Dornach: Haus Duldeck

Haus Duldeck, 1915-1916. Entwurf: Rudolf Steiner. Foto: Daniela Christmann
Haus Duldeck, 1915-1916. Design: Rudolf Steiner. Photo: Daniela Christmann

Haus Duldeck, 1915–1916. Design: Rudolf Steiner. Photo: Daniela Christmann

Haus Duldeck, 1915-1916. Design: Rudolf Steiner. Photo: Daniela Christmann

Haus Duldeck, 1915–1916. Design: Rudolf Steiner. Photo: Daniela Christmann

Haus Duldeck, 1915-1916. Design: Rudolf Steiner. Photo: Daniela Christmann

Haus Duldeck, 1915–1916. Design: Rudolf Steiner. Photo: Daniela Christmann

Haus Duldeck, 1915-1916. Design: Rudolf Steiner. Photo: Daniela Christmann

Haus Duldeck, 1915–1916. Design: Rudolf Steiner. Photo: Daniela Christmann

Haus Duldeck, 1915-1916. Design: Rudolf Steiner. Photo: Daniela Christmann

Haus Duldeck, 1915–1916. Design: Rudolf Steiner. Photo: Daniela Christmann

Haus Duldeck, 1915-1916. Design: Rudolf Steiner. Photo: Daniela Christmann

Haus Duldeck, 1915–1916. Design: Rudolf Steiner. Photo: Daniela Christmann

1915 – 1916

Design: Rudolf Steiner

Rüttiweg 15, Dornach, Switzerland

Background

Haus Duldeck was built from 1915 to 1916 in the immediate vicinity of the Goetheanum in Dornach, Switzerland, according to a design by Rudolf Steiner.

The construction was carried out under the direction of Ernst Aisenpreis.

In 1915, planning and construction of Haus Duldeck began as a residence for Emil Grosheintz and his family. It was the first residential house designed by Steiner.

Three years earlier in the fall of 1912, Rudolf Steiner and his later wife Marie von Sivers had been guests in the Grosheintz family’s summer home on the Dornach hill.

Emil Grosheintz had early ties to the anthro­po­so­phical, then still theoso­phical, movement.

In 1906 Emil Grosheintz co-founded the Paracelsus branch in Basel.

In 1907 he attended the Munich Congress and in 1908 became a board member of the German Section of the Theosophical Society.

In 1912, Grosheintz decided to make his land holdings on the Dornach hill available for the construction of the First Goetheanum and, in addition, organized the purchase and donation of further parcels of land to the east.

In September 1913 Emil Grosheintz and his wife Nelly Grosheintz-Laval parti­ci­pated in the laying of the foundation stone for the First Goetheanum.

In the same year he became chairman of the Building Society for the Goetheanum.

Construction of the Duldeck House began in February 1915.

House Duldeck

Rudolf Steiner had created the model for the house as well as detailed models for the chimneys and the entrances.

Hermann Ranzenberger, together with Steiner, designed the interior of the house and its surroundings.

The two-storey house, which was built in the immediate vicinity of the Goetheanum and is the only one ‚tolerated‘ (dulden means to tolerate) there, is one of the most innovative reinforced concrete residential buildings of the early 20th century.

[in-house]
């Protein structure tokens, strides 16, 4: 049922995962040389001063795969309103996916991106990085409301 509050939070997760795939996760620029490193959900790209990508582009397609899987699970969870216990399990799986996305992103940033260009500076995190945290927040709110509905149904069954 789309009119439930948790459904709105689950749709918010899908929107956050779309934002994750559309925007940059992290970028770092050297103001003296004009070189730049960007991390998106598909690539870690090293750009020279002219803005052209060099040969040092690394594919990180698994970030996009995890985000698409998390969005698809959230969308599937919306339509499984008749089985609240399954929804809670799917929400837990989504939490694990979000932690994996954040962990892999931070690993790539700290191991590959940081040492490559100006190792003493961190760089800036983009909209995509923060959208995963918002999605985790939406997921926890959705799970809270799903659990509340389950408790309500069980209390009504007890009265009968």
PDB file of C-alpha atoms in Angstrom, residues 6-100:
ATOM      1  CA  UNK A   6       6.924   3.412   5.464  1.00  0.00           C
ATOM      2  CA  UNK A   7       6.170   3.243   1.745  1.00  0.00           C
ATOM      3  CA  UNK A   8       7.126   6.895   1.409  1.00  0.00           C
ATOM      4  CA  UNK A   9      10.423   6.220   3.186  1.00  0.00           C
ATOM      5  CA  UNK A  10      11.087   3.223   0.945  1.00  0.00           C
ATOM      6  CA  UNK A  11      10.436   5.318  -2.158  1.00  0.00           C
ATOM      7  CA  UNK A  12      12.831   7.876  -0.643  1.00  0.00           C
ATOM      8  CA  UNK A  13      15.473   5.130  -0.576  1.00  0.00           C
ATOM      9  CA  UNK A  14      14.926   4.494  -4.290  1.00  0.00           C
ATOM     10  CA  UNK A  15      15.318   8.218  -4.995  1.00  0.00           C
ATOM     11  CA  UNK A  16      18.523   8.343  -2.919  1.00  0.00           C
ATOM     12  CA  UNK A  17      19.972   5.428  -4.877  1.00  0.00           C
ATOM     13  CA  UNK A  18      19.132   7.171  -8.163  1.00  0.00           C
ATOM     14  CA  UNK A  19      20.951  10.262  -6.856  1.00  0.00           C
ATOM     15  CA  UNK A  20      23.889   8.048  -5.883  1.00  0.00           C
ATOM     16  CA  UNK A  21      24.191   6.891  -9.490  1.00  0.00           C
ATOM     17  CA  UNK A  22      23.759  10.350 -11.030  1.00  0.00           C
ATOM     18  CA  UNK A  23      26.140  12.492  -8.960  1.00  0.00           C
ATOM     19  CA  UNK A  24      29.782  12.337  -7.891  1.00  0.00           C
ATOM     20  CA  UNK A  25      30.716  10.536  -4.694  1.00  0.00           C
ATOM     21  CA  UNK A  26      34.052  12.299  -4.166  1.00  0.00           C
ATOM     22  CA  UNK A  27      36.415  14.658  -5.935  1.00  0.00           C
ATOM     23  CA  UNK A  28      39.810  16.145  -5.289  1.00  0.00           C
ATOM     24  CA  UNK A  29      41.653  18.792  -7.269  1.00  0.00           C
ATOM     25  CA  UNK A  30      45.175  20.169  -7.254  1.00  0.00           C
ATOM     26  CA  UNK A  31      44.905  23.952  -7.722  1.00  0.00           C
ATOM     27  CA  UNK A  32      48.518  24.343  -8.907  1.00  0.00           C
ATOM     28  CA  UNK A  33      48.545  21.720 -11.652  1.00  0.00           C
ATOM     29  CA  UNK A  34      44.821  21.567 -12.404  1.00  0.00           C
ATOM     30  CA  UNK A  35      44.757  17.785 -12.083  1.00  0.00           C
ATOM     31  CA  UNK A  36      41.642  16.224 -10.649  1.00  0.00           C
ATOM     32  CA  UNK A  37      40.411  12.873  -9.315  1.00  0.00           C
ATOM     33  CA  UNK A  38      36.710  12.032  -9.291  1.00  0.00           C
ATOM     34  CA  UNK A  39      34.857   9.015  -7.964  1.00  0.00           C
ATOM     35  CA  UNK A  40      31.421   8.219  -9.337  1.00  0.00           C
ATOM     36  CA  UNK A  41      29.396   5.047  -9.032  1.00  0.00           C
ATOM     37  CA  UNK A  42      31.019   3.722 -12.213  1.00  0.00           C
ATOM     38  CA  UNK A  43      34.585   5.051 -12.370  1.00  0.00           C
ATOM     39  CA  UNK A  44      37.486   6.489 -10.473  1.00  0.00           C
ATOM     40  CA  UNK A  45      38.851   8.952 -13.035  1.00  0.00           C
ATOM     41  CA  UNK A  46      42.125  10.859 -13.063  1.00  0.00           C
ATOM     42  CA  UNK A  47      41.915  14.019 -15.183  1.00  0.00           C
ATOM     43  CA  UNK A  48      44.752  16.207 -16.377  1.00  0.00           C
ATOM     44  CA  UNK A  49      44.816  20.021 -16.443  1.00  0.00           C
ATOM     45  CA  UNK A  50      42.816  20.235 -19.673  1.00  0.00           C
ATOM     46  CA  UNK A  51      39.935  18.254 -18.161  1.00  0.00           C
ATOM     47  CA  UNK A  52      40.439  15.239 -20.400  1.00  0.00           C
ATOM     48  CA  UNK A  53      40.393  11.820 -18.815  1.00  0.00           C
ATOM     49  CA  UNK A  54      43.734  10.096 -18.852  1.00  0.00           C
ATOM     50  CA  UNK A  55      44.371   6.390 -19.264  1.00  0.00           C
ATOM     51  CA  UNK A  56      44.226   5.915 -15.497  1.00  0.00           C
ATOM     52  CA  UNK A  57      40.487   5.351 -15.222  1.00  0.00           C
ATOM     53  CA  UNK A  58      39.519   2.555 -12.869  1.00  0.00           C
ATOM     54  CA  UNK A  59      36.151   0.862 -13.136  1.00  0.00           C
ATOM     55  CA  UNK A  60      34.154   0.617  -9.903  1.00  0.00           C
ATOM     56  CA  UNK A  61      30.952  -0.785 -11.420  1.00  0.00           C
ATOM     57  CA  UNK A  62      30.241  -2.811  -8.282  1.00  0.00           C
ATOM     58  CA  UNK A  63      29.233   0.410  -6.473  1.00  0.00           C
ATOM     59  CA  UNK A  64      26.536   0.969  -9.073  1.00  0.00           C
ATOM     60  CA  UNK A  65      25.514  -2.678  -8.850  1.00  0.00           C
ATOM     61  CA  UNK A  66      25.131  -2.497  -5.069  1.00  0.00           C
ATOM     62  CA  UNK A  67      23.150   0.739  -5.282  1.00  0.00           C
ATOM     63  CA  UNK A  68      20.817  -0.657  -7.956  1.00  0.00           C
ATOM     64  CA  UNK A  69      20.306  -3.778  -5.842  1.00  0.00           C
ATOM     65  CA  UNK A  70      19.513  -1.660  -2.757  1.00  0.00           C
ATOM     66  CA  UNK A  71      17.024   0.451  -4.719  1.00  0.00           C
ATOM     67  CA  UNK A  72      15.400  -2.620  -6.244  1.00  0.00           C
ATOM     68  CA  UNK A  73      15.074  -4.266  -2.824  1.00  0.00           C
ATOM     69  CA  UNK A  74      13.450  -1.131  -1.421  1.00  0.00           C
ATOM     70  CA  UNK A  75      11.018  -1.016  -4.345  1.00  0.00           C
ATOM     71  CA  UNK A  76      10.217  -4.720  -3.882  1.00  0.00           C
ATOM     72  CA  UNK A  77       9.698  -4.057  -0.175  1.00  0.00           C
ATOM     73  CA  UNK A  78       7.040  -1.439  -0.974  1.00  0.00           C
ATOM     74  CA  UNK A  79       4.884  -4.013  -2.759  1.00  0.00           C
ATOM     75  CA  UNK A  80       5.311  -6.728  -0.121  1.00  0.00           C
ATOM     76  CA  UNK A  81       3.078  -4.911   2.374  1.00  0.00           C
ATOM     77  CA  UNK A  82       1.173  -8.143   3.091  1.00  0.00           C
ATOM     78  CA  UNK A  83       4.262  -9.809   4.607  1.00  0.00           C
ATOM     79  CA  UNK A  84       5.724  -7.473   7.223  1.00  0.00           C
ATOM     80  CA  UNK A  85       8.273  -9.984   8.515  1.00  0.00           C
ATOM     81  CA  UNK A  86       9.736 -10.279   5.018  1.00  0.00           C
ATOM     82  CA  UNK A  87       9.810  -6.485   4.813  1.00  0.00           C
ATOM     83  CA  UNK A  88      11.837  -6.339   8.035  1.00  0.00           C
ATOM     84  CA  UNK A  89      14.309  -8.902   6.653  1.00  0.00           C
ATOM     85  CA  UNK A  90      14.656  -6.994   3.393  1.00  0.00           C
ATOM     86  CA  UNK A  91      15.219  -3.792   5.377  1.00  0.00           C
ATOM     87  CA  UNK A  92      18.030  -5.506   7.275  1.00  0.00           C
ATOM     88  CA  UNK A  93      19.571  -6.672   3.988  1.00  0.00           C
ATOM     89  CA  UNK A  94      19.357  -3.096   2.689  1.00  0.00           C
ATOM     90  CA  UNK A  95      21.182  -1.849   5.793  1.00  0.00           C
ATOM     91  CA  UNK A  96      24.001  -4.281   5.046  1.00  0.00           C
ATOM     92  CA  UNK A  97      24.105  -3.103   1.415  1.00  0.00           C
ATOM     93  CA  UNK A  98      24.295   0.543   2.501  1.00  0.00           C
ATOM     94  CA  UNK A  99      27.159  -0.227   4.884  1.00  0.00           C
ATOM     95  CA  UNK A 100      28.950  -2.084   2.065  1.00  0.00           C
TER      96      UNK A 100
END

Its design, like that of the other buildings on the Goetheanum hill, was conceived by Steiner as a metamor­phosis of the main building.

The two cylind­rical forms on the main facades of Haus Duldeck and the expressive, angular design of the roof are the result of this archi­tec­tural approach.

While the boiler house and the glass house are located below, Haus Duldeck is on the same level and directly in front of the central building of the Goetheanum.

The house and its roof are made of reinforced concrete, the outer walls are lined with hollow bricks and plastered. The roof surfaces are covered with Norwegian slate.

On the side facing the Goetheanum, the corners of the building are formed as semi-cylind­rical oriels that extend below the concrete roof, which is composed of concave and convex surfaces.

The roof, which spans and connects the two halves of the house, forms the upper completion of the dynamic-sculp­tural forms of the house.

The house was inhabited by Emil Grosheintz, his wife and their two sons Hansi and Pierre.

The design of the struc­tural details, the interior fittings and the furniture was the result of close colla­bo­ration between Rudolf Steiner and the architect Hermann Ranzenberger.

Renovation and current use

In 1996, the building was thoroughly renovated and placed under a preser­vation order.

Today, Haus Duldeck houses the Rudolf Steiner Archive. An under­ground annex was added to the east side in 2002.

The archive is the center for the documen­tation and publi­cation of Rudolf Steiner’s scien­tific and artistic work and is open to visitors.

Haus Duldeck, 1915-1916. Design: Rudolf Steiner. Photo: Daniela Christmann

Haus Duldeck, 1915–1916. Design: Rudolf Steiner. Photo: Daniela Christmann

Haus Duldeck, 1915-1916. Design: Rudolf Steiner. Photo: Daniela Christmann

Haus Duldeck, 1915–1916. Design: Rudolf Steiner. Photo: Daniela Christmann

Haus Duldeck, 1915-1916. Design: Rudolf Steiner. Photo: Daniela Christmann

Haus Duldeck, 1915–1916. Design: Rudolf Steiner. Photo: Daniela Christmann

Haus Duldeck, 1915-1916. Design: Rudolf Steiner. Photo: Daniela Christmann

Haus Duldeck, 1915–1916. Design: Rudolf Steiner. Photo: Daniela Christmann

Haus Duldeck, 1915-1916. Design: Rudolf Steiner. Photo: Daniela Christmann

Haus Duldeck, 1915–1916. Design: Rudolf Steiner. Photo: Daniela Christmann

Haus Duldeck, 1915-1916. Design: Rudolf Steiner. Photo: Daniela Christmann

Haus Duldeck, 1915–1916. Design: Rudolf Steiner. Photo: Daniela Christmann

Haus Duldeck, 1915-1916. Design: Rudolf Steiner. Photo: Daniela Christmann

Haus Duldeck, 1915–1916. Design: Rudolf Steiner. Photo: Daniela Christmann

Haus Duldeck, 1915-1916. Design: Rudolf Steiner. Photo: Daniela Christmann

Haus Duldeck, 1915–1916. Design: Rudolf Steiner. Photo: Daniela Christmann

Haus Duldeck, 1915-1916. Design: Rudolf Steiner. Photo: Daniela Christmann

Haus Duldeck, 1915–1916. Design: Rudolf Steiner. Photo: Daniela Christmann

Leave a Reply

Your email address will not be published.